The capitulation of Granada and the restoration of Christianity throughout Spain was celebrated throughout Europe and recognized at the time for its supreme significance. Probably no one summed up the accomplishment of Fernando and Isabella than King Henry VII who proclaimed:
These many years the Christians have not gained new ground
or territory upon the infidels, nor enlarged and set farther the
bounds of the Christian world. But this is now done by the
prowess and devotion of Fernando and Isabella, sovereigns
of Spain, who to their immortal honor have recovered the
great and rich kingdom of Granada, and the populous and
mighty city of the same name from the Moors . . . for which
this assembly and all Christians are to render laud and thanks
to God, and to celebrate this noble act of the King of Spain, who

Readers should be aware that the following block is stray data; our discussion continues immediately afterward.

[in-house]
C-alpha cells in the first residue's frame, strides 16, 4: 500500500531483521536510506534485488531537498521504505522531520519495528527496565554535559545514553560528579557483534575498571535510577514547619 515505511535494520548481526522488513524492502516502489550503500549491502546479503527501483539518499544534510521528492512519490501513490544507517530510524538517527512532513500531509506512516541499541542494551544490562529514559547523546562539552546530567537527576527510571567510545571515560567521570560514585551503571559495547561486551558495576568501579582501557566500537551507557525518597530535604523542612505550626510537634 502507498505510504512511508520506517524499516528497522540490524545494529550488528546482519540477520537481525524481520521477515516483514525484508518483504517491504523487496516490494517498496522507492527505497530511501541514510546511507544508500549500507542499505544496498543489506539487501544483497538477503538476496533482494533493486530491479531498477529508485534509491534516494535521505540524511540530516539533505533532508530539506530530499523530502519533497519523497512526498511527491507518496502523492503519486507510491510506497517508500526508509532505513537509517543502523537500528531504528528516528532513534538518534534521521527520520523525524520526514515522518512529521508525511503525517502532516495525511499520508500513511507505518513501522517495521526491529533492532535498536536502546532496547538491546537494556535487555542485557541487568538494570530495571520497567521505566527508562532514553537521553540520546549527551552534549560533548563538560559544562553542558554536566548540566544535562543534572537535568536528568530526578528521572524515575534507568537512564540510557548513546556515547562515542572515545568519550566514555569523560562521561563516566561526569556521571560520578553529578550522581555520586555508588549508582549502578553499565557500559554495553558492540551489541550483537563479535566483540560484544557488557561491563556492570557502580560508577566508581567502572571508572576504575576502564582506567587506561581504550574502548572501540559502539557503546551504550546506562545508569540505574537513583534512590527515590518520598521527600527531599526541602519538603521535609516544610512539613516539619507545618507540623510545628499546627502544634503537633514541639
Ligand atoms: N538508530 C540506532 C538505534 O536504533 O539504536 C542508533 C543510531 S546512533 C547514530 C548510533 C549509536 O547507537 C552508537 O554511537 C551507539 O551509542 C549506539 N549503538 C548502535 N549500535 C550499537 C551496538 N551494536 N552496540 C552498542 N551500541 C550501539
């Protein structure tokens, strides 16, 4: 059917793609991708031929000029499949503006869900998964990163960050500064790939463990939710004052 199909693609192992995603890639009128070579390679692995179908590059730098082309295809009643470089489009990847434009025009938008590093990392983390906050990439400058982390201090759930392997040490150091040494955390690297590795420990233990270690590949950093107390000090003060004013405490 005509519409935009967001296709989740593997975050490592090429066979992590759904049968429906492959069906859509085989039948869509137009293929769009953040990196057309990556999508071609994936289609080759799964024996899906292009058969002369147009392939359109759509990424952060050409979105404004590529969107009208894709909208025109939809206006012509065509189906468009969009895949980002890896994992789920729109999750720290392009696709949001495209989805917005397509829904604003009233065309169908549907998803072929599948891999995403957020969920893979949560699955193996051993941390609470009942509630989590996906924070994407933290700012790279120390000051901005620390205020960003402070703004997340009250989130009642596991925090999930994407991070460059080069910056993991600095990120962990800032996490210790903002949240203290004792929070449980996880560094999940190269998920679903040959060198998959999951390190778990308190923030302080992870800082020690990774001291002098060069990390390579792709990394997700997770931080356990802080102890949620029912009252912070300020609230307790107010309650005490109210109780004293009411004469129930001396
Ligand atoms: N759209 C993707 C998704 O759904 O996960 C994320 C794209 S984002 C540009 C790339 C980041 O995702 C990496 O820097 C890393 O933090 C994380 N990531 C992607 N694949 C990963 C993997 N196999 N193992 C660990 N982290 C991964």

in this is not only victorious but apostolical, in the gaining of
new provinces to the Christian faith. [Quoted in Walsh, Isabella
of Spain, pp. 333-34]
While it took some 700 years to rid Spain of the Muslim yoke, at least Isabella and her predecessors had only to contend with the infidel. Today, however, those who oppose the invaders have a two-fold problem: not only must they battle a hostile, alien group which may freely roam within their midst, but they must counter the Continent’s political elites who are allowing and, often times, encouraging the catastrophe to take place.
If victory is to be achieved, those who seek to preserve Europe’s cultural and demographic heritage must adopt Isabella’s uncompromising policies and replicate her own tremendous sacrifices. Many have done so already and will certainly be honored by history for their gallant stand, but many more must join if the contest is to be ultimately won.
Allen, S.J. and Amt, Emilie, eds., The Crusades: A Reader. 2nd ed., Toronto:
University of Toronto Press, 2014.
Carroll, Warren H. Isabel of Spain: The Catholic Queen. Front Royal, VA.:
Christendom Press, 1991
Housley, Norman. Contesting the Crusades. Malden, MA.: Blackwell
Smith, Jonathan Riley. The Crusades: A History. 3rd ed., London:
Bloomsbury Academic, 1987; 2014.
Walsh, William Thomas. Isabella of Spain: The Last Crusader. New York:
Robert M. McBride and Company, 1930; Rockford, Illinois: Tan Books and
Publishers, Inc., 1987.